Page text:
Browse content similar to Ardingly 18. Check below for episodes and series from the same categories and more!
We're at Ardingly, south of England Showground, famed for its agricultural fairs
where normally there are lots of beasties around here,
but today the whole place is stuffed up with antiques.
Hello, what's this?
A man in a white coat for me.
Best in show. Who, me?
That's all right.
Let's go bargain hunting.
Get your hands off me. What do you think I am? Some sort of bullock?
This is one of the largest antique fairs in the country
with literally hundreds of stalls to choose from,
but how will our teams cope?
For the Reds, Mandy and Chrissie are an expert's dream team.
I'm going to have the best day today and I'm going to win.
-Don't count your chickens yet, Catherine.
-I'm struggling here.
-We'll be fine.
For the Blues, former policewomen Sue and Julia have an arresting expert in a shiny helmet.
-Did you ever wear anything like that?
And at the auction, our two teams are neck-and-neck.
But who will pull ahead to win?
Before all that, let's meet today's teams.
Welcome to Bargain Hunt.
Now, where did you two meet?
-We met at work.
-Where do you work?
-At the Born Free Foundation.
Now, Born Free is the movie, to everybody, isn't it?
So Born Free is about lions, is it?
-It's about all wildlife.
-Oh, all wildlife?
-Yes, all wildlife.
And we look at captivity issues of animals in zoos and circuses and we also look at animals
in the wild and protecting them and the habitats they live in.
-Well, how wonderful.
-Mandy, you're keen on collecting things?
-It's in the blood?
My father was an estate agent and auctioneer and sometimes people couldn't afford to pay the fees
and he used to be given all sorts of antiques and all sorts of items including, a pony, once, for me.
A pony! How nice!
Yes. But my mum wasn't so pleased with the pony.
No. And had you got somewhere to keep it?
We found somewhere pretty quickly, yeah.
I think the deal was done in a pub, so...
One of those deals. Now, Chrissie, what do you collect, darling?
No, mine are either soft toys or ornaments.
And how many sheep have you got?
-Quite a flock, then.
-Quite a flock, yes.
And what sort of things will you be looking out for, apart from sheep-related items today?
To buy to make a profit on Bargain Hunt?
-Something small and perfectly formed, I think.
-Ah! Something like me?
Absolutely, Tim, yes. If only you were for sale.
If only I were small. Anyway, very, very good luck.
Now for the Blues.
How did you two girls meet?
We met 41 years ago.
No need to own up to that.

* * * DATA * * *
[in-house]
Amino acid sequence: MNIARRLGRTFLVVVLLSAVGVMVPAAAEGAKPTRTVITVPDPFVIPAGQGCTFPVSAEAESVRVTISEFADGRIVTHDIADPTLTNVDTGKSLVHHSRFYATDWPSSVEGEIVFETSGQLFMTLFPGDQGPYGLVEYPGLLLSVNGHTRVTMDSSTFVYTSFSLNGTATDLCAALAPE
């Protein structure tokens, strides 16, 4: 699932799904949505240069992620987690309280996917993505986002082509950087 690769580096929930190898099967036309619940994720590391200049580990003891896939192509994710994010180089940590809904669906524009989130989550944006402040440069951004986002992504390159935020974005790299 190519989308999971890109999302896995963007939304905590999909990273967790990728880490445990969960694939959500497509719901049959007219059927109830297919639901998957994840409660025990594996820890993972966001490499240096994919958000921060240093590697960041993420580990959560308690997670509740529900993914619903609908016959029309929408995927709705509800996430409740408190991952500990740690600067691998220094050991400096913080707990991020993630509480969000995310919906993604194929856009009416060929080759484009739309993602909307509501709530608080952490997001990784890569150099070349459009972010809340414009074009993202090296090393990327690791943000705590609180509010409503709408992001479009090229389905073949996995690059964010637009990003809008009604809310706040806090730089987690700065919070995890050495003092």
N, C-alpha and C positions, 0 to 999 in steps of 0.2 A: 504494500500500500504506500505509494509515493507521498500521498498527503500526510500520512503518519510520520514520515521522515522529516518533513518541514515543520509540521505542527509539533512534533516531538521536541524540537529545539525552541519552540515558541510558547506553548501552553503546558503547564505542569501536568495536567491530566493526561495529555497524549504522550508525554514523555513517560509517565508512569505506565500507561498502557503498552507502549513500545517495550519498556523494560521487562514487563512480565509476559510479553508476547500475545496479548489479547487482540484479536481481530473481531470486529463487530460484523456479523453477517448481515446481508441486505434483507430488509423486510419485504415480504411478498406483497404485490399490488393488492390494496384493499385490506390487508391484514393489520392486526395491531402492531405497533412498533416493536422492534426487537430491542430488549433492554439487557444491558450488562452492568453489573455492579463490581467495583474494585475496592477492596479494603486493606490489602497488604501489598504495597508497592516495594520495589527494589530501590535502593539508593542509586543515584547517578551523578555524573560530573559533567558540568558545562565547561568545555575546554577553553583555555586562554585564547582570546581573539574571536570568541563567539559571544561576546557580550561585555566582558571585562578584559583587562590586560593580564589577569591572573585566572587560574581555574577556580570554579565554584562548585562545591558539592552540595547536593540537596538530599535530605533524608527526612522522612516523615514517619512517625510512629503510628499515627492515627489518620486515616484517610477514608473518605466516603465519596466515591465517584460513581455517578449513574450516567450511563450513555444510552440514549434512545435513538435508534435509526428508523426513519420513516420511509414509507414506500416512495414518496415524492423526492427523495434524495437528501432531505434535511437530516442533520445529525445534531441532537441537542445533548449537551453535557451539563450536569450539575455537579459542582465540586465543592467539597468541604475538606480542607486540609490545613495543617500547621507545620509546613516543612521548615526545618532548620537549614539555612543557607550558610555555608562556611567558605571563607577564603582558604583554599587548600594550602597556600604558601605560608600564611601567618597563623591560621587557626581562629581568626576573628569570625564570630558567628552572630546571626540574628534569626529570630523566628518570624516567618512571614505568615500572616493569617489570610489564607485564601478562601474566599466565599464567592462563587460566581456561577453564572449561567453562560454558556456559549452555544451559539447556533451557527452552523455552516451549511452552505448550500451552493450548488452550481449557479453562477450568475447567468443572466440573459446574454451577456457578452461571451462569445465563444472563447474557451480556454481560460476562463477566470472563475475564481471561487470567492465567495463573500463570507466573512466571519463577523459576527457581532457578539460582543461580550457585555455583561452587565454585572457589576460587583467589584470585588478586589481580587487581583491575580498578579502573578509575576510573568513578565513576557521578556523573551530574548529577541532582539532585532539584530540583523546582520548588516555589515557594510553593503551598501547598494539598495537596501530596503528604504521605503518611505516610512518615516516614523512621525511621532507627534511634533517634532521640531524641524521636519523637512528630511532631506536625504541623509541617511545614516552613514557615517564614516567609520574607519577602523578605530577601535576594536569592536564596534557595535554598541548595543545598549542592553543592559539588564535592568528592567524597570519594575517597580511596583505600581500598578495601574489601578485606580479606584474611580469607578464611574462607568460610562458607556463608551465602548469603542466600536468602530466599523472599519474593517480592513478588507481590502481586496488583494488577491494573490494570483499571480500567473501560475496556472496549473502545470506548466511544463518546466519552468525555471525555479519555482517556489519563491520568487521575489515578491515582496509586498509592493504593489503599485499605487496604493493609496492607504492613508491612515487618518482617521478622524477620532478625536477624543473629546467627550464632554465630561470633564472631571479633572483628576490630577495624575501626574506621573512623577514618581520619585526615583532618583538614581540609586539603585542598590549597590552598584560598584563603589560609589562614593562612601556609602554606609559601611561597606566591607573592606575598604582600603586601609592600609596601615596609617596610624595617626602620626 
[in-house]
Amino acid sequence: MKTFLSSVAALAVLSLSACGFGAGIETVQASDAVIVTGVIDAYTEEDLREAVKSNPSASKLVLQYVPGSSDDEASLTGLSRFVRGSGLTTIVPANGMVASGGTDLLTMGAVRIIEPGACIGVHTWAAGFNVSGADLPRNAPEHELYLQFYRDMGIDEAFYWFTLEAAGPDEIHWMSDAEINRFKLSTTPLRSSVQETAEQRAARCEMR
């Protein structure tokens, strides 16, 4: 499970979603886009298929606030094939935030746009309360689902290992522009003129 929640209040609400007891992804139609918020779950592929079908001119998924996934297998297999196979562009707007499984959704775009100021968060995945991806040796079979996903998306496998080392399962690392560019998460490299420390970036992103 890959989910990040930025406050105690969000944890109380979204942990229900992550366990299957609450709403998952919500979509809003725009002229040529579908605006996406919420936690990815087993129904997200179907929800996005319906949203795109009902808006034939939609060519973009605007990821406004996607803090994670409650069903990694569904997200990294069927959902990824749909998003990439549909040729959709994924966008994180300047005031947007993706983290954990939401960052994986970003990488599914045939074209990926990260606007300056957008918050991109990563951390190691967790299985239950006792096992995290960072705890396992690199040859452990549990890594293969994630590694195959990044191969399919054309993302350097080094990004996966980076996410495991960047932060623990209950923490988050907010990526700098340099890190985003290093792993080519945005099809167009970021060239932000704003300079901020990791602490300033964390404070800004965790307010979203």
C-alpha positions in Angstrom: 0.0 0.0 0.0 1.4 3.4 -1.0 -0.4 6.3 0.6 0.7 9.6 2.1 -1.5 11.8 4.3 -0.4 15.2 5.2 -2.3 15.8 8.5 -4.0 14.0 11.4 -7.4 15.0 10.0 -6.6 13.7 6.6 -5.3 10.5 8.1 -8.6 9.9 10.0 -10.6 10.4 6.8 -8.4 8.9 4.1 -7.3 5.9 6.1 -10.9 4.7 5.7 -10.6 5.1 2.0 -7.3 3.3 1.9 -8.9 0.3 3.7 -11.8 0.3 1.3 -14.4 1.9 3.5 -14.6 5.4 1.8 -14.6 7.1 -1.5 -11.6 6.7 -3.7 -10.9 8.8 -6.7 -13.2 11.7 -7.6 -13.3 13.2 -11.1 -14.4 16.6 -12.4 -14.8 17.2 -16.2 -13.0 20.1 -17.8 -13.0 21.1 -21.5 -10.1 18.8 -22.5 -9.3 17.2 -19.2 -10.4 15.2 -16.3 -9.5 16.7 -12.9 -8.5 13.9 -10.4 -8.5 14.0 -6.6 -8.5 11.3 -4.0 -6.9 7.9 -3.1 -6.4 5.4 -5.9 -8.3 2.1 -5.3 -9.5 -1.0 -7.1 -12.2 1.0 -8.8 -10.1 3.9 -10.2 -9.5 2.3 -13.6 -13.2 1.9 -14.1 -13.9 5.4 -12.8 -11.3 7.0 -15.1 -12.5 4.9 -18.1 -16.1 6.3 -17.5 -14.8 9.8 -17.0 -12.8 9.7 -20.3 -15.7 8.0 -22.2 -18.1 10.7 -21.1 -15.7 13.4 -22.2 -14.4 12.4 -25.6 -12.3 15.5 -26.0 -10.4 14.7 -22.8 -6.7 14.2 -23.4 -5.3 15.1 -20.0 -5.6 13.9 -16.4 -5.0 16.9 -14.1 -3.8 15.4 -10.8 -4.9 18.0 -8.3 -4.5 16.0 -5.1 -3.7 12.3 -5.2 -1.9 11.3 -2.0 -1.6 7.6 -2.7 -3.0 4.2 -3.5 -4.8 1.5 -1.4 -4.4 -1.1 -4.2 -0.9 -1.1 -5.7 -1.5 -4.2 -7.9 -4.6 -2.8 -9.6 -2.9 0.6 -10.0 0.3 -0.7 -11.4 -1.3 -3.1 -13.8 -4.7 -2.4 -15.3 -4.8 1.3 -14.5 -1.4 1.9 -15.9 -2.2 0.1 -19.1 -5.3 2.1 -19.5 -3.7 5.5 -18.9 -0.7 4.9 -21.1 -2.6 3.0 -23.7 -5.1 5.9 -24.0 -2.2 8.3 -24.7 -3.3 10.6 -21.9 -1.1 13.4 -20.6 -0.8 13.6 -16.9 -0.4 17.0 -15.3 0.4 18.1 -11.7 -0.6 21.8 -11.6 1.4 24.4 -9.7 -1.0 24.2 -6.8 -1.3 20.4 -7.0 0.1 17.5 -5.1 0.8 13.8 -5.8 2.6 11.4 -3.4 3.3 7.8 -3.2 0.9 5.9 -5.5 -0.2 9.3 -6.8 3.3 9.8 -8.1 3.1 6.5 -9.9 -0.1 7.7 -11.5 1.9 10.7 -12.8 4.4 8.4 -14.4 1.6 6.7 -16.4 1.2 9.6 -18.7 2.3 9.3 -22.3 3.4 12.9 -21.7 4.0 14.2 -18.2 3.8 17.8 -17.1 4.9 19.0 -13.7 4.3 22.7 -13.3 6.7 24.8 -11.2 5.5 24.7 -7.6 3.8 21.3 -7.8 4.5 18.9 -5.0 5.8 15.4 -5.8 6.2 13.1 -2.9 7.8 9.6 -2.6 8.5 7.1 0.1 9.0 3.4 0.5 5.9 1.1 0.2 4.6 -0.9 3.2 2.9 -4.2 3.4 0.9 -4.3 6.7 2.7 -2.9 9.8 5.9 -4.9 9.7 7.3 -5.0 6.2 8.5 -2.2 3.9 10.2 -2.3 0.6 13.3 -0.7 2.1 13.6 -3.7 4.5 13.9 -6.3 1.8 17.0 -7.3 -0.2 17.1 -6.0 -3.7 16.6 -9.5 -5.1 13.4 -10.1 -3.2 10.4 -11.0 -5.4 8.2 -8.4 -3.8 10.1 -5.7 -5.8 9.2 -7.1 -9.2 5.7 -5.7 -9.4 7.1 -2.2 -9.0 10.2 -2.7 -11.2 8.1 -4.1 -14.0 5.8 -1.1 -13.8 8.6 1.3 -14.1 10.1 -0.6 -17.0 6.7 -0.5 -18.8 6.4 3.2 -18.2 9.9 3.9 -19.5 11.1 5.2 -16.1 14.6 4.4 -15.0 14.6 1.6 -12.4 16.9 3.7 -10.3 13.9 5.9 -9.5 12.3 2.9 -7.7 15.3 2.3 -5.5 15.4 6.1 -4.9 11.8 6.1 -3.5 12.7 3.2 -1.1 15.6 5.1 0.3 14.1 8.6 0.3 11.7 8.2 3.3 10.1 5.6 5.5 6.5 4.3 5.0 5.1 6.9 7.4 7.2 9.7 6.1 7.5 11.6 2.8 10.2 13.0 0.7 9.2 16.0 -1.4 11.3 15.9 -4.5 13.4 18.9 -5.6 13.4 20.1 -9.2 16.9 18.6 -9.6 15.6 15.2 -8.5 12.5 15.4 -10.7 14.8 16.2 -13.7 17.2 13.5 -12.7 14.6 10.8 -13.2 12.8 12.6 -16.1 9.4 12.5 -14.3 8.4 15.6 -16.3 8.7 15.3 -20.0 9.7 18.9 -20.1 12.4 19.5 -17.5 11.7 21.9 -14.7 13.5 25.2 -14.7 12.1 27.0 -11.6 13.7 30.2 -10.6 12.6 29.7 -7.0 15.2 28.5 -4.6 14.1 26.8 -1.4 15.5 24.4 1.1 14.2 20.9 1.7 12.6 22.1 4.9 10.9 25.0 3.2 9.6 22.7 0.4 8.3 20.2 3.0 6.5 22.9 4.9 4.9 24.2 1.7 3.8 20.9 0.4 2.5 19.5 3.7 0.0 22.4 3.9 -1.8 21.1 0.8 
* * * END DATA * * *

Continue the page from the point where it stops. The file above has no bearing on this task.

When we both applied for a job as police constables with Sussex police.
-You were both policewomen?
We went to interviews together,
then we went training together and the friendship continued from there.
And did you get into any scrapes when you were on the beat?
Yes, we did. Yes.
One day, we were out in the policewomen's car, and went to a local park
and I think time overtook us, and when we went to drive
-out of the park they had locked the gates and we were locked in.
-In our panda car.
-Which was very embarrassing.
-Did you radio in, "BD to Zed Victor one,
"lost in the park".
Yes, we did.
And what did your sergeant have to say about that?
Quite a lot, the next day, I recall.
Julia, you're a great collector, what of exactly?
I collect thimbles and I collect royalty memorabilia.
Tell us about that.
That started when I was four and it was the Queen's coronation and my mum and dad bought me
a cup and saucer and a glass and all the rest of it and it developed from there, really.
-It is a rather nice thing to do, though, isn't it?
-Reign by reign.
How do you think you'll get on today?
I think we'll do very well, because we're very competitive and we'll make a profit.
My gosh, that's fighting talk, isn't it? Anyway, the money moment.
Here we go, look, £300 apiece, just like that.
You know the rules, your experts await and off you go, and very, very good luck.
Well, I never did, two female rozzers.
But who exactly are our expert suspects today?
For the Reds it's Anita "Mad Dog" Manning.
And for the Blues, Catherine "Slippy Fingers" Southon.
What's our game plan?
Um, something small and perfectly formed.
-Just like us.
-Just like us.
I quite like silver. Silver, tortoiseshell, jewellery.
Jewels for Jules!
We've got one hour.
We need to get going.
Come on then.
If we look and pull this out, it's a wee arts and crafts chair.
Very, very simple,
straightforward, and that's what the fashion is now.
People are going away from the ornate Victorian styles and are looking for something simpler.
And this is exactly the type of thing that they like - arts and crafts.
And if you look here, we have this lovely tooled leather seat,
with this galleon, which is Ruskin-like.
How old do you think it is?
It's probably 1900-1920s.
Is it a child's chair?
Yeah, I would say it's a little child's chair.
Something to sit beside the fireplace. Do you like it?
-Yes. I think so.
Yes. I think that could be good.
It could sit in somebody's room and look quite decorative.
In a cottage situation, a small house. Shall we ask them?
-Yes. How much?
-Excuse me? Your wee chair.
£30, best on that.
30? It's got some mud on it.
Is that extra?
Would you do 25?
Three women are asking you!
Could you do 25?
Lovely. Thank you very much.
So, the Blues are off in record time.
Right, Mandy, wait for me.
-While you were buying, Anita, so was Catherine.
-They're very nice.
Biscuit moulds - they're very nice.
If you think about where we're selling,
quite nice in a country kitchen, country cottage.